Lament and Reflection
Reading Time: 2 minutes

We were all sitting in the living room, tonight, when my wife told me that my son had already chipped the veneer on his tooth. She’d taken him to the dentist just this afternoon.

I stormed into the kitchen where the 13-year-old boy was getting himself a glass of water.

“What the hell is wrong with you?” I shouted. “Do you think I’m stupid enough to pay for orthodontics? You can’t even keep your five hundred dollar teeth for four hours.”

He left the room, but not before I saw the tears well up and his lip quiver. He plopped down into the leather recliner in the family room. I stormed onto the deck, alone, and leaned against the rail facing the backyard.

I tried to think of all the rights I had to be pissed. Five hundred dollars for two veneers to cover the chunks he’d lost on a Razor scooter two years ago. Five hundred dollars I don’t have.

As I stood in the stupefying heat and palpable humidity, self-loathing metastasized from my gut to my eyes like a super-aggressive cancer that moves through a body faster than a bullet. “I’m a monster,” I muttered under my breath. God heard it, I hope. I hated myself. Still do.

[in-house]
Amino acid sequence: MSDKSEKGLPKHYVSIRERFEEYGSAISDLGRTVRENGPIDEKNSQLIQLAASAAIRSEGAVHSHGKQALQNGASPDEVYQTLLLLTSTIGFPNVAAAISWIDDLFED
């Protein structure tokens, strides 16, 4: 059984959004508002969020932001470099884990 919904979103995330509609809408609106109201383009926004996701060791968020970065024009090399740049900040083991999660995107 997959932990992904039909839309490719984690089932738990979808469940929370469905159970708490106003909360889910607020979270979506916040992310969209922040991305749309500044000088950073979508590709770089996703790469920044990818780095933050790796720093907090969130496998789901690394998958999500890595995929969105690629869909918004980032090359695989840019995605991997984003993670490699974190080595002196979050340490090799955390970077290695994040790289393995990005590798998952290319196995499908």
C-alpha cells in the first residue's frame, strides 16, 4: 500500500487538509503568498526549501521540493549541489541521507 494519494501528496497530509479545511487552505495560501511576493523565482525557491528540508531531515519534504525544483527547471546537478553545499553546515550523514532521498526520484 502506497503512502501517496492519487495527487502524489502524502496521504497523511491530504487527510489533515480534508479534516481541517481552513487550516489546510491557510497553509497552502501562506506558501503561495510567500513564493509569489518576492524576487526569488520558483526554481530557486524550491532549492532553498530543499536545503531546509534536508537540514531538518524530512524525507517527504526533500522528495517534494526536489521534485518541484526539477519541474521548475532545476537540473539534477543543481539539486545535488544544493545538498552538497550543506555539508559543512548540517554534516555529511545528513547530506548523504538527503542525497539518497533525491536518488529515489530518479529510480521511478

This is a very good kid I’d just destroyed. He has hi s faults, but he’s the one who appears when I go out to work in the yard on a Saturday. He’s the one who changes his Christmas list every year, removing gifts he thinks are too expensive. He’s the eternally happy baby who kept me from killing myself after his seven-year-old sister drowned in 1994, a few days before Christmas.

I walked back into house a minute later. The recliner was vacant, but someone was in the kitchen. I looked in. It wasn’t him.

I went downstairs, but he wasn’t in the lower family room nor the rec room. I continued to the hall to his bedroom. The light was on, and his door was locked.

I knocked, a second and third time, before the lock clicked. He opened the door with his head down to hide his tears and shame. He turned to get away from me, and I can’t blame him.

I reached in and grabbed his arm and pulled him to me and hugged him.

“I’m so sorry. You didn’t deserve that. I know you didn’t do that on purpose. You are such a good kid. I’m sorry. I just want you to look as good as you can. You’re a good looking kid, and I don’t want anything to mess it up.”

He said it was okay. I know it isn’t.

I hope he gets over this before I do. I don’t know if I ever will.

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